Hidden Figures tells the long untold story of the black women who worked as mathematicians at NASA in the 1950s and 60s, and who played a vital role in the glory days of the American space programme. These women were subject to a perfect storm of intersectionality, beginning their time at NACA (NASA’s predecessor) in a segregated workplace, at a time when it was considered perfectly reasonable to treat women as intellectually inferior to men. Theodore Melfi’s film is based on the book of the same name by Margot Lee Shetterly, whose father worked at NACA/NASA with many of the people involved. Shetterly’s book (apparently—I haven’t read it) is a pretty factual account, that covers the complexities of the organisation’s politics and the many figures in management who were involved in determining the course of her subjects’ careers. This is an incredibly important story, not least because the space race is commonly understood as something that involved a lot of white, male engineers and technicians, in the U.S.A. and the U.S.S.R., and the centrality of these women to the success of the American programme destabilises that myth. It is an important story for an understanding of the history of the African-American community, of the history of women in science, and of the history of spaceflight.
So it’s a shame this film was made the way it was. I find it extraordinary that this formulaic hack-job was awarded Best Picture at the 2016 Oscars, since the Academy is perfectly capable of recognising a movie as rigorous as Parasite, which won in 2019. It’s not that it’s amateurishly made—in fact, it’s extremely slick, written directed, acted and produced with consummate skill. But its narrative is a series of transparently contrived scenes, each designed to ram home one particular aspect of its argument, and accompanied by a heavy-handed soundtrack which clearly instructs the audience what it is they should be feeling at any given moment. Most of the characters, other than the central trio of mathematicians, are composite figures, and the consequence of distilling a great deal of historical incident down into a small number of characters is that it gives the impression of segregation at NASA being overturned by a few visionary white guys. The film was written and directed by white people, with, I’m sure, the best of intentions, but sadly you can tell—and it has come in for some criticism as a ‘white saviour narrative’.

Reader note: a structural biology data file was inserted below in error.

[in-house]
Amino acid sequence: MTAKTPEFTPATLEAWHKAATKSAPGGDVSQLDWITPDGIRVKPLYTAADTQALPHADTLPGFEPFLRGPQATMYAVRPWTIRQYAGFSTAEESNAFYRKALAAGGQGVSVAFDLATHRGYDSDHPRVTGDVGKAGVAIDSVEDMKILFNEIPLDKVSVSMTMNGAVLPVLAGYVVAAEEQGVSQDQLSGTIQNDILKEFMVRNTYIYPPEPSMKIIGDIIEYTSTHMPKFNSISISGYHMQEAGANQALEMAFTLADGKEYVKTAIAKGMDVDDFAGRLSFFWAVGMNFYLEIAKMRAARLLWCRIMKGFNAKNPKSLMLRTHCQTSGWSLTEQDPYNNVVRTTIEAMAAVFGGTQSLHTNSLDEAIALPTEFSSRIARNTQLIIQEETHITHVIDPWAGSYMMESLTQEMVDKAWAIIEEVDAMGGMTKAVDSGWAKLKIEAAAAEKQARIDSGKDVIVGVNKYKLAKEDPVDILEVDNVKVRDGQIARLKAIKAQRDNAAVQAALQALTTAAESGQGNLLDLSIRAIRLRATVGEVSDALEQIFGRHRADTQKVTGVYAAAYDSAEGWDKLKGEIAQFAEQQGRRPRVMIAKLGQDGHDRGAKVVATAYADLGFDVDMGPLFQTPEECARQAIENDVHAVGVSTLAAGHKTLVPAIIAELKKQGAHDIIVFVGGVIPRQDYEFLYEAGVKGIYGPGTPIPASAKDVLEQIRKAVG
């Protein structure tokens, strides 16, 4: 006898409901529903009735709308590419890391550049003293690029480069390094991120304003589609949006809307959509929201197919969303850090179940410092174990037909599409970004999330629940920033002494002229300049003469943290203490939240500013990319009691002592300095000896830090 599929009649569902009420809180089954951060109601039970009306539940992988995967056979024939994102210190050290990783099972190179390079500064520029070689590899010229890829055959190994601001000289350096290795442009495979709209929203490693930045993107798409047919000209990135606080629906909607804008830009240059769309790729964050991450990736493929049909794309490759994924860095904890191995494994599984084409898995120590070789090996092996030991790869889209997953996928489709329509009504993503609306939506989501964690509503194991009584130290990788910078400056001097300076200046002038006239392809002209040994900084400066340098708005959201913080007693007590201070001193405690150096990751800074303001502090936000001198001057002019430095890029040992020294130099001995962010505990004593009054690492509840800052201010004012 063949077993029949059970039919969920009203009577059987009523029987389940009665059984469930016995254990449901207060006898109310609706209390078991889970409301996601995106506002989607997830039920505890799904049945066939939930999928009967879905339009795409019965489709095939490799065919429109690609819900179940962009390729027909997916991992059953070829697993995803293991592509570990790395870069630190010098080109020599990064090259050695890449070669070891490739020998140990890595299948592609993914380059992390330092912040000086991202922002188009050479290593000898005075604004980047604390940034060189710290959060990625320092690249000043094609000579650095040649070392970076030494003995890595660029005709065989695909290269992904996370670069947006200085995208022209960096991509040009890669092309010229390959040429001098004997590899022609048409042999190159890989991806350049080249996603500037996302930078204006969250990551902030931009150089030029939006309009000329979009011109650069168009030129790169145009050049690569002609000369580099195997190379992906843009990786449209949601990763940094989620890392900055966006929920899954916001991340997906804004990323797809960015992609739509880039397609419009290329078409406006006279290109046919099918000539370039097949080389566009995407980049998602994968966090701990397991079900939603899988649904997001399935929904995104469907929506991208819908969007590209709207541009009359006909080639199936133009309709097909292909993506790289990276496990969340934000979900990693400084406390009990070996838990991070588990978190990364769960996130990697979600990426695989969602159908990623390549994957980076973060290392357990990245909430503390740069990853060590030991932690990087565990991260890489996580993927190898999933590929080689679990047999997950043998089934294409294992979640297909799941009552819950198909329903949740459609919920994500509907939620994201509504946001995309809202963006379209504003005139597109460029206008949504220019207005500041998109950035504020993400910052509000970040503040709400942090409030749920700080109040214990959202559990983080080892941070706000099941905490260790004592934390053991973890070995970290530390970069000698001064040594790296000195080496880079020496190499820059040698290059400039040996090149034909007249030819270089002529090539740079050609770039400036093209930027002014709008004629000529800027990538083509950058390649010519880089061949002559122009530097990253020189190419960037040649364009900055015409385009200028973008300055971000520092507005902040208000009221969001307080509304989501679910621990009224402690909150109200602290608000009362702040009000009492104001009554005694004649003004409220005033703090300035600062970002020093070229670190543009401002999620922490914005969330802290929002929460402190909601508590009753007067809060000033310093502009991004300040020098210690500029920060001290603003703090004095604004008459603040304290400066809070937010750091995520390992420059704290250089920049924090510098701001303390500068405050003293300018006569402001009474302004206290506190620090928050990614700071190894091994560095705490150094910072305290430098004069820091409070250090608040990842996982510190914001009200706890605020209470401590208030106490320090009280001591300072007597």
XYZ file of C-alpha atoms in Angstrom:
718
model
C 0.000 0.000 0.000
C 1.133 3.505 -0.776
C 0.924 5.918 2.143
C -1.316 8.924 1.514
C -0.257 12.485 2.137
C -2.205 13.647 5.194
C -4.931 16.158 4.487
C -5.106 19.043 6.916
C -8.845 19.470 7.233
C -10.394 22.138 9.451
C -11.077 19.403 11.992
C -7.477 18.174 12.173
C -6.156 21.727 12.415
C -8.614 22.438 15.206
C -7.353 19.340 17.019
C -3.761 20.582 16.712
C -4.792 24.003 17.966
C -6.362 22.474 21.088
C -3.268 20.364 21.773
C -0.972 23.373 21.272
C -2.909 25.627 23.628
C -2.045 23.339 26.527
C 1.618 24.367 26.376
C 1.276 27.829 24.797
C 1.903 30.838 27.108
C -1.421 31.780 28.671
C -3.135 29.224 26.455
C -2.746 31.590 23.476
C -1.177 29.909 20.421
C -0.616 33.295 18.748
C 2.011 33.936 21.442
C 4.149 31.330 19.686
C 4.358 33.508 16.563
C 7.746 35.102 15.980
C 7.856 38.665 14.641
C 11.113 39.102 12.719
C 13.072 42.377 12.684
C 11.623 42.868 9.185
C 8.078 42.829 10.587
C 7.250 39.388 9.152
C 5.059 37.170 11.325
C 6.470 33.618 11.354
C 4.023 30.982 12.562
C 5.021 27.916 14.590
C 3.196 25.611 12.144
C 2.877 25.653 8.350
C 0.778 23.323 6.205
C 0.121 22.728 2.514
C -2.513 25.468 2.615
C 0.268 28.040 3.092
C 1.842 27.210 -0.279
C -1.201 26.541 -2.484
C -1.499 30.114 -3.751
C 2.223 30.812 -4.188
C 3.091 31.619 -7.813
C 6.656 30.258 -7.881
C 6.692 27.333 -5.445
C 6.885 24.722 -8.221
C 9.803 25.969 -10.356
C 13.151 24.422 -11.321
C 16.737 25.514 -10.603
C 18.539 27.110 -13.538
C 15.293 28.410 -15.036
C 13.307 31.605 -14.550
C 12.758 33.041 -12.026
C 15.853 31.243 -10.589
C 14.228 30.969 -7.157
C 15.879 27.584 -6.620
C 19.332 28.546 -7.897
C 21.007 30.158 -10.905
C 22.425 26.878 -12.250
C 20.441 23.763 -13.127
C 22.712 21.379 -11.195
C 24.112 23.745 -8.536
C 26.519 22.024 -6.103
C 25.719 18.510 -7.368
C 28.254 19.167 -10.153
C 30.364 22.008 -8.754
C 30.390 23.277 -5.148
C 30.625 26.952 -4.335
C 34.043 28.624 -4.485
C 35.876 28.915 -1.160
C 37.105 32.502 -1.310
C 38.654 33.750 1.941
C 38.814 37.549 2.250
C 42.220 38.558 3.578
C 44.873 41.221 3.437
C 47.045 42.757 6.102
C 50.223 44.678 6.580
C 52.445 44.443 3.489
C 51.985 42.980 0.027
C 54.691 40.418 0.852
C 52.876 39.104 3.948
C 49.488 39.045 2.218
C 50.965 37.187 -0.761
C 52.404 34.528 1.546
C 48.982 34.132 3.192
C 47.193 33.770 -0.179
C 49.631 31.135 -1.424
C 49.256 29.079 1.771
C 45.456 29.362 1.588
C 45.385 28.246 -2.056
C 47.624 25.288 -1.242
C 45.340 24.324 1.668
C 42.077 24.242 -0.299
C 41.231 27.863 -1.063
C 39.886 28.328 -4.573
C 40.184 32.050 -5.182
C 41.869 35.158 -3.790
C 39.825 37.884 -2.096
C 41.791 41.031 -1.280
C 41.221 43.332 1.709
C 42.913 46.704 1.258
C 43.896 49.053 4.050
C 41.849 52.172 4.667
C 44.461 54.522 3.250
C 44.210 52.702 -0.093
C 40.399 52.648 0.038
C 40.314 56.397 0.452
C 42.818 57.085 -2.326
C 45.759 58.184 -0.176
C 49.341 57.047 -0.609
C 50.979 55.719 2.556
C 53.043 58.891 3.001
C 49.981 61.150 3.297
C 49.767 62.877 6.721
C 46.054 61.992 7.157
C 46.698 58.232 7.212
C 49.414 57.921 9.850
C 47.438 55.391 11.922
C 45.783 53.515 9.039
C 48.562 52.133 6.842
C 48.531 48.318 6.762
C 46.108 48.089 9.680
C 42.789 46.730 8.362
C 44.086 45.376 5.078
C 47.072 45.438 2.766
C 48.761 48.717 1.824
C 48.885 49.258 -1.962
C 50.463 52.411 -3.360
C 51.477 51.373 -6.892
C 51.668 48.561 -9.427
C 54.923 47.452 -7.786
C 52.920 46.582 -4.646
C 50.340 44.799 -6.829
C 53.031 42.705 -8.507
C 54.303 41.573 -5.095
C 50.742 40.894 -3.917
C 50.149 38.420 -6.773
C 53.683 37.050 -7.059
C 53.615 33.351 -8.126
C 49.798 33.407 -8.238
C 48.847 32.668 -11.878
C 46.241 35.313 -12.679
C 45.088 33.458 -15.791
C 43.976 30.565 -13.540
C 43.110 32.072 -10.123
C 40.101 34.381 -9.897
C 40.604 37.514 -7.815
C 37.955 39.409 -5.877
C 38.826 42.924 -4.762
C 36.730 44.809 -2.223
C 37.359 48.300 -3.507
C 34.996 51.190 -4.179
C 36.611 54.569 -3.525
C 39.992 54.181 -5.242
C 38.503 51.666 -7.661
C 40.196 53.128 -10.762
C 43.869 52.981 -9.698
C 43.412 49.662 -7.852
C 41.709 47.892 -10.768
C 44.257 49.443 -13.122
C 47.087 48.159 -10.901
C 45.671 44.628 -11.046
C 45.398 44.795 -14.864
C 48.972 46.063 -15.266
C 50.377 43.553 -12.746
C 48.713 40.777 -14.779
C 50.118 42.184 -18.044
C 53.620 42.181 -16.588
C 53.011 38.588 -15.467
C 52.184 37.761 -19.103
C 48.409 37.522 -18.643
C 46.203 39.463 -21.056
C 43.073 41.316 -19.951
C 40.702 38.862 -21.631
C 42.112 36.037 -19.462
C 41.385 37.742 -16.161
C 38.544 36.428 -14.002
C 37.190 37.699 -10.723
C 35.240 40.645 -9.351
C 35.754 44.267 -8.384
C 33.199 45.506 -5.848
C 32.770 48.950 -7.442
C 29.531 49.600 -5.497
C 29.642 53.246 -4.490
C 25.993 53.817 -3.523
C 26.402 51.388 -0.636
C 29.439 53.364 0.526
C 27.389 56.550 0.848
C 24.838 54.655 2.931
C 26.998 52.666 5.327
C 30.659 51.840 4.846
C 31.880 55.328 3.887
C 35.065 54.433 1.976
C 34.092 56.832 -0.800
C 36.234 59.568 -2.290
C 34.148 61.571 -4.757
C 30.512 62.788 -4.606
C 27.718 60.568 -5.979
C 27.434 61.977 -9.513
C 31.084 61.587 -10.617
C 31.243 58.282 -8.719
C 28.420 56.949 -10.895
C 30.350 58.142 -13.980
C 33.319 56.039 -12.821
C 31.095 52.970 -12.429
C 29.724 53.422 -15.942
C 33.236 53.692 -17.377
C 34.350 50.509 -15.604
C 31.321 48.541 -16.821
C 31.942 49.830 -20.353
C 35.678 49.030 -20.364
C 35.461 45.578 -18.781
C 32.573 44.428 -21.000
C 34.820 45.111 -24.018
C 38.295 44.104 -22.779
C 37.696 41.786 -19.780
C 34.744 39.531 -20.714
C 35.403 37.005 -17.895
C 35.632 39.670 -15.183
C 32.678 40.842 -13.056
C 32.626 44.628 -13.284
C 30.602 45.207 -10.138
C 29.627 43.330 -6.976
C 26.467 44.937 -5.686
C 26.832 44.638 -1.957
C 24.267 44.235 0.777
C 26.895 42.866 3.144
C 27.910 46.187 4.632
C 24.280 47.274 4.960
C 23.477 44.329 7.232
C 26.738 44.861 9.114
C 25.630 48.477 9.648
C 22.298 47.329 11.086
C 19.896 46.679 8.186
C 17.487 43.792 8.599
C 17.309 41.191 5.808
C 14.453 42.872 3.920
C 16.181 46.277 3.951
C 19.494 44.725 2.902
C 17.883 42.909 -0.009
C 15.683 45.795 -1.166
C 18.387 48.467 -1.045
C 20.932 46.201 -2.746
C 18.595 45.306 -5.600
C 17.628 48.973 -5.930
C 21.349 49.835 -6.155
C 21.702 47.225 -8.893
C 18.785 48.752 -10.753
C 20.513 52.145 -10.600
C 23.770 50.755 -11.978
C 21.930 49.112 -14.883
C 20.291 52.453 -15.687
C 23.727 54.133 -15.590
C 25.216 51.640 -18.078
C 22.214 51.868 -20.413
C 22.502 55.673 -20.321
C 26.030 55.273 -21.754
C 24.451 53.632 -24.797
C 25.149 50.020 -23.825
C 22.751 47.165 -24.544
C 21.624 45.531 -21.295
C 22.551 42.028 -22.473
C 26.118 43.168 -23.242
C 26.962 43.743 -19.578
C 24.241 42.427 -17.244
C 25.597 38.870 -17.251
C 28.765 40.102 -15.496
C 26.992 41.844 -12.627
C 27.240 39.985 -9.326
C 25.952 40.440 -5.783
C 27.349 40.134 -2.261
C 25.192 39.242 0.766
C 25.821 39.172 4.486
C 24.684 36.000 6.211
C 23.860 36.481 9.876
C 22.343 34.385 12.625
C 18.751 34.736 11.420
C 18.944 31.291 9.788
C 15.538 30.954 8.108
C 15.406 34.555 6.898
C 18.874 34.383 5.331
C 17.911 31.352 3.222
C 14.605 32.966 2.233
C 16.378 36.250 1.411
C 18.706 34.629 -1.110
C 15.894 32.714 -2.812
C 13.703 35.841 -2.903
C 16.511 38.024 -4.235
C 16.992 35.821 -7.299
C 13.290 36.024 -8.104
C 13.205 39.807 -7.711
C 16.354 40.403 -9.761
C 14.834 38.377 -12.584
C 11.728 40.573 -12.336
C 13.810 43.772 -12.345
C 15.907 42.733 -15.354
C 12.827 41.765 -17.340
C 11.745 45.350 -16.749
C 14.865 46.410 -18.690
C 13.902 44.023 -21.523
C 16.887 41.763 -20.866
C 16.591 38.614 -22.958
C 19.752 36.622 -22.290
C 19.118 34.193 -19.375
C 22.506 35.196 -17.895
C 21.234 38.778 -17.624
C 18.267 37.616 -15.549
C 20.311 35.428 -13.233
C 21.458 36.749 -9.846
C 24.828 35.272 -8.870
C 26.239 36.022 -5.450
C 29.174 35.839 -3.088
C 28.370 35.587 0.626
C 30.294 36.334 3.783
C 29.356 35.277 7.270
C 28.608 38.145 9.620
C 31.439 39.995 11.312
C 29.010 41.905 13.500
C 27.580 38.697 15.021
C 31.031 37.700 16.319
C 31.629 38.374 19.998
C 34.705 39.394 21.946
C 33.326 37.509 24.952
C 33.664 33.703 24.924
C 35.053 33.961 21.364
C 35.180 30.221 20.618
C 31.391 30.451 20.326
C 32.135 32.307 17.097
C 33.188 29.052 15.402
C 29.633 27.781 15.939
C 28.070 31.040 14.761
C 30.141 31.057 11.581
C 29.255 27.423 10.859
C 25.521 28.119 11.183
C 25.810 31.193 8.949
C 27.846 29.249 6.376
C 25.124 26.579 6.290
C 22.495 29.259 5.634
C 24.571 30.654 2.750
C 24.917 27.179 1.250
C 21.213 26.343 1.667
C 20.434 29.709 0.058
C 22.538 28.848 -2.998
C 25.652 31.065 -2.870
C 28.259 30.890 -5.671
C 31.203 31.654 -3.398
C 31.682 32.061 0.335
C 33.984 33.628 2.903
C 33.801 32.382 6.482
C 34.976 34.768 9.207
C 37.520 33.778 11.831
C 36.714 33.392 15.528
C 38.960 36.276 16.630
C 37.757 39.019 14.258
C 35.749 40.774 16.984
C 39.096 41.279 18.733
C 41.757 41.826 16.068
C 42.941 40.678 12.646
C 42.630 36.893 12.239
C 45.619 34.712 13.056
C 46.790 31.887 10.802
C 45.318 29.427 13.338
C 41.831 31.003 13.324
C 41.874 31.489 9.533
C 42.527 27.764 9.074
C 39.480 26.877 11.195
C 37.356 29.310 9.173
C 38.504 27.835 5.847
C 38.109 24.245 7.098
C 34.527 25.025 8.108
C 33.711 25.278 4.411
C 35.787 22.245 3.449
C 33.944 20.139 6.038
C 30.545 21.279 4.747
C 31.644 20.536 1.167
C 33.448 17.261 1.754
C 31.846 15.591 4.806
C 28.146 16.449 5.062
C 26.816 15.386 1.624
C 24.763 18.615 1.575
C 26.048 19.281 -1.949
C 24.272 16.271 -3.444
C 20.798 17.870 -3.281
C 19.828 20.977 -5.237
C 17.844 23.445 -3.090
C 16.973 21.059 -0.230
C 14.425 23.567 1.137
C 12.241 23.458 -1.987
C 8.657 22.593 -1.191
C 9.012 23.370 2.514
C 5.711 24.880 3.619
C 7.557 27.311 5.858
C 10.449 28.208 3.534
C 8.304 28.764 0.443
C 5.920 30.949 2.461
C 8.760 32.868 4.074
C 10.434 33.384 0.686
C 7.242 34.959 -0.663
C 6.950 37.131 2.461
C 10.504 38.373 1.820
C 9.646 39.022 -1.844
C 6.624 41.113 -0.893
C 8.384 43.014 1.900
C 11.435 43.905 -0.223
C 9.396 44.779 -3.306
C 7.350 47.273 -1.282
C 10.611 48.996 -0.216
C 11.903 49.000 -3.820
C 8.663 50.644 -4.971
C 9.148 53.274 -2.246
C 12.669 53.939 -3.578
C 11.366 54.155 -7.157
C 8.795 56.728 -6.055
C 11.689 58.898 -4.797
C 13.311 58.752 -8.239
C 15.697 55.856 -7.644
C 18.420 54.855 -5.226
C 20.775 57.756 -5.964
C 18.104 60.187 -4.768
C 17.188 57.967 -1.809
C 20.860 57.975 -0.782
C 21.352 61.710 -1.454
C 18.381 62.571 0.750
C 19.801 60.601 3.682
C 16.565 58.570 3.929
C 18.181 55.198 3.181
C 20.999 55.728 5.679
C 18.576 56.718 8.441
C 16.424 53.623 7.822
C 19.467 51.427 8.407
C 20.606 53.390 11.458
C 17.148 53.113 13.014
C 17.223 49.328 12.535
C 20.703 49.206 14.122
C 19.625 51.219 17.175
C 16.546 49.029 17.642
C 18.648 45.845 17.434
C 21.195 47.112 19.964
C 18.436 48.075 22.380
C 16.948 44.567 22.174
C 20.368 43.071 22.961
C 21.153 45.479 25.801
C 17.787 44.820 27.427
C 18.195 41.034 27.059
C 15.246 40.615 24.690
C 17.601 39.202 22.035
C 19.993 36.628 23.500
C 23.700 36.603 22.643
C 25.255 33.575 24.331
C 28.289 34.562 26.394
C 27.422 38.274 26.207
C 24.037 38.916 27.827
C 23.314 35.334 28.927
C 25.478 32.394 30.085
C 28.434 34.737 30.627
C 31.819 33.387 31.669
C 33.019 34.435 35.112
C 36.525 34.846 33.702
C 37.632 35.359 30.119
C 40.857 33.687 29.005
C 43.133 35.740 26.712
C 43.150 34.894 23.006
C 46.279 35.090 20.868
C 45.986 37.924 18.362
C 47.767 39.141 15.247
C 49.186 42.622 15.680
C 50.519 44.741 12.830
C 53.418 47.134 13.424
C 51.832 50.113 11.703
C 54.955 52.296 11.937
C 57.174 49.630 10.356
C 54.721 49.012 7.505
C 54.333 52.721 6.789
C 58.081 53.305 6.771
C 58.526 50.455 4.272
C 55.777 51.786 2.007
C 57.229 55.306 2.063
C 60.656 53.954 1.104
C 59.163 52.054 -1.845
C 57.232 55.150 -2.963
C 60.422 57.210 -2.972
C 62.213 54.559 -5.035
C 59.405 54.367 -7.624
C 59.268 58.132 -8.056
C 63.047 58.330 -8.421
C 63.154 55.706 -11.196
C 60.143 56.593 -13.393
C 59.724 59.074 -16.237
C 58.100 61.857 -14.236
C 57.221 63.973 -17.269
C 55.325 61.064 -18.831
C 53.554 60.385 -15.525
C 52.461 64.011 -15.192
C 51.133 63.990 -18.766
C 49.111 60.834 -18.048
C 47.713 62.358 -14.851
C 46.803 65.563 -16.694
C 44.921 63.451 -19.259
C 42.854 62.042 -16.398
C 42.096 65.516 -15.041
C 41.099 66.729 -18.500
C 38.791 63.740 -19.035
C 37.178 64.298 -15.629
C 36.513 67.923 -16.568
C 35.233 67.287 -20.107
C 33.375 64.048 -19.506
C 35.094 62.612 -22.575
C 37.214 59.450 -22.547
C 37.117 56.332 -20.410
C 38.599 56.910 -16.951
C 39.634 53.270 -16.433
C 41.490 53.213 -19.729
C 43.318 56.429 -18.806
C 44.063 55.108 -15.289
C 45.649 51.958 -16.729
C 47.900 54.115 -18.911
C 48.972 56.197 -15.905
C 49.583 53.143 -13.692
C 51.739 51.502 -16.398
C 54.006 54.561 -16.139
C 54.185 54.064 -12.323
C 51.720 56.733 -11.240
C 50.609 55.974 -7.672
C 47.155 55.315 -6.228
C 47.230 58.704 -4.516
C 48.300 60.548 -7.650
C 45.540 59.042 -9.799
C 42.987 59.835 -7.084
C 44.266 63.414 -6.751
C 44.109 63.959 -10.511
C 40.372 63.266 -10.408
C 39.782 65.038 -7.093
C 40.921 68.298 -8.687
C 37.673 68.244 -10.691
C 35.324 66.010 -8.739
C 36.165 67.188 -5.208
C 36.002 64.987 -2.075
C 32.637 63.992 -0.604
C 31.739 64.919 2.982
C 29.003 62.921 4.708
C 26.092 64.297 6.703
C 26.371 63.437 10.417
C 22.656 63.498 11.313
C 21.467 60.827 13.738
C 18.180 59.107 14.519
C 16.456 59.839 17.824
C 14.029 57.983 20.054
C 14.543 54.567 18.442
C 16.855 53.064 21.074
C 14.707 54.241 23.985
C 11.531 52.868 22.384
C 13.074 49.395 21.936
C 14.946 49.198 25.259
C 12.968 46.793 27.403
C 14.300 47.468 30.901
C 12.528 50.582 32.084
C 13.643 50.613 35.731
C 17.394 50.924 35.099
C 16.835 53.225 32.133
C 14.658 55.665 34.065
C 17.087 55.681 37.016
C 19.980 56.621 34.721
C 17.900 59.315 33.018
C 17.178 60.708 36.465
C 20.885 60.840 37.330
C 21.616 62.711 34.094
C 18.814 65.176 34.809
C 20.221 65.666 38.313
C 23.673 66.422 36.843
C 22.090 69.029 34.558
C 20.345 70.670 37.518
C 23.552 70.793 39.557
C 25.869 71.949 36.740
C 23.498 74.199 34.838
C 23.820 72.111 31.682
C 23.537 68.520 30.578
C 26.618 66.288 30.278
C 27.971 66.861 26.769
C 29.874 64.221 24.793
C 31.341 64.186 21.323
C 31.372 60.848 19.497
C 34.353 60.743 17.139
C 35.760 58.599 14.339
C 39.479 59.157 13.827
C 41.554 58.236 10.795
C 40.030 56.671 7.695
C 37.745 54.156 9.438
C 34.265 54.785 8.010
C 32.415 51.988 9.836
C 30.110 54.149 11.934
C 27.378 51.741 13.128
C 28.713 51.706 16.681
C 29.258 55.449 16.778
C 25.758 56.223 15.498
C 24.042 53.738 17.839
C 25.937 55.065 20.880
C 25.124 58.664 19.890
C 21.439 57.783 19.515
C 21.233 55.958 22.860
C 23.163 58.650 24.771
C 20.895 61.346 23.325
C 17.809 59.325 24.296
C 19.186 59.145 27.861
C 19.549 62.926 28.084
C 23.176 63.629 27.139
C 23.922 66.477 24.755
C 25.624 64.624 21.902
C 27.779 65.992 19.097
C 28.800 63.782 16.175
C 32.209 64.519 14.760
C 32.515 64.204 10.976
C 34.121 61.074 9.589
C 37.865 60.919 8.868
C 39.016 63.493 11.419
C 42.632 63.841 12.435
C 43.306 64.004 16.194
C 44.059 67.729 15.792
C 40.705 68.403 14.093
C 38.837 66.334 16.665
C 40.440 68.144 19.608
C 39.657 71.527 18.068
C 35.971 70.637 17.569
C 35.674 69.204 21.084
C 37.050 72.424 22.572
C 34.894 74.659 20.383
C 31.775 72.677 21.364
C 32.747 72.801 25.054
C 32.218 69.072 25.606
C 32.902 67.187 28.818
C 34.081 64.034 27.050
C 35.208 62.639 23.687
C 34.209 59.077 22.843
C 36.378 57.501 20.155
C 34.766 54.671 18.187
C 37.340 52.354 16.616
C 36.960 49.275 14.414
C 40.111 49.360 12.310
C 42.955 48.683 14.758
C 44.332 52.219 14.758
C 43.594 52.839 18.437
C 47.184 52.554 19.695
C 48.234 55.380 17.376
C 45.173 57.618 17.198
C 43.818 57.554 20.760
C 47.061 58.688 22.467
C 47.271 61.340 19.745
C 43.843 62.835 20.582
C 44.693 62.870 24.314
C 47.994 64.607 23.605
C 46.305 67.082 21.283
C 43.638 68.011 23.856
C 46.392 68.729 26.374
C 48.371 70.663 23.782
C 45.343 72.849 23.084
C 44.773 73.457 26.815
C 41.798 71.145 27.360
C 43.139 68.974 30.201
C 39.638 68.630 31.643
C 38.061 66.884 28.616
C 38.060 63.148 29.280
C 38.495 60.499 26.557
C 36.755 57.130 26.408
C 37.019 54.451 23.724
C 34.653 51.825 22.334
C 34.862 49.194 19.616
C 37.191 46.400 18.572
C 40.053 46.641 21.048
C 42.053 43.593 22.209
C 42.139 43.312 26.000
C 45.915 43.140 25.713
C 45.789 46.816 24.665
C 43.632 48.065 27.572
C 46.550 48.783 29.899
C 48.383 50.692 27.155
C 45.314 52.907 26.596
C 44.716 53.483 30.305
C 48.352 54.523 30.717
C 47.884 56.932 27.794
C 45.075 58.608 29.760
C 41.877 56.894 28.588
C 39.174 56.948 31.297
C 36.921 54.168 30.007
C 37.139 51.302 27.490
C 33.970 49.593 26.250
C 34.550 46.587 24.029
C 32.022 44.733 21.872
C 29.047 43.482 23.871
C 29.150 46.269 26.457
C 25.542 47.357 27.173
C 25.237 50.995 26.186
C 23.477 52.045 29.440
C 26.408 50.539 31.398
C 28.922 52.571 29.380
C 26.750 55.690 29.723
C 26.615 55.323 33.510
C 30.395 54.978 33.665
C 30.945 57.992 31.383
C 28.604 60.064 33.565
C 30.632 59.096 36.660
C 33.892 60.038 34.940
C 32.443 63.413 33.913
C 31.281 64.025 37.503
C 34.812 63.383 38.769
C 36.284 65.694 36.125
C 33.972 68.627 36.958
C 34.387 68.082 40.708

When a story is told in this way the headline is very clear: three black women called Katherine Johnson, Dorothy Vaughan, and Mary Jackson worked at NACA/NASA in the 1950s and 1960s, and played a crucial role in that organisation’s success. This is a headline statement that badly needed to be made, and I’m glad it was so widely disseminated. What is lost in this approach is the possibility of either history or biography. Any kind of detail or particularity is flattened out in the radical simplification of these women’s lives. History is reduced to a linear sequence of uncomplicated causation (and whatever the study of history may disclose, it is never that); and the people whose documentary traces constitute that history are rendered as generic types devoid of any of the grit and gristle that makes humans human. The subjects of this film are figures of towering importance, but while they have been very publicly named, to the cinema audience they remain hidden.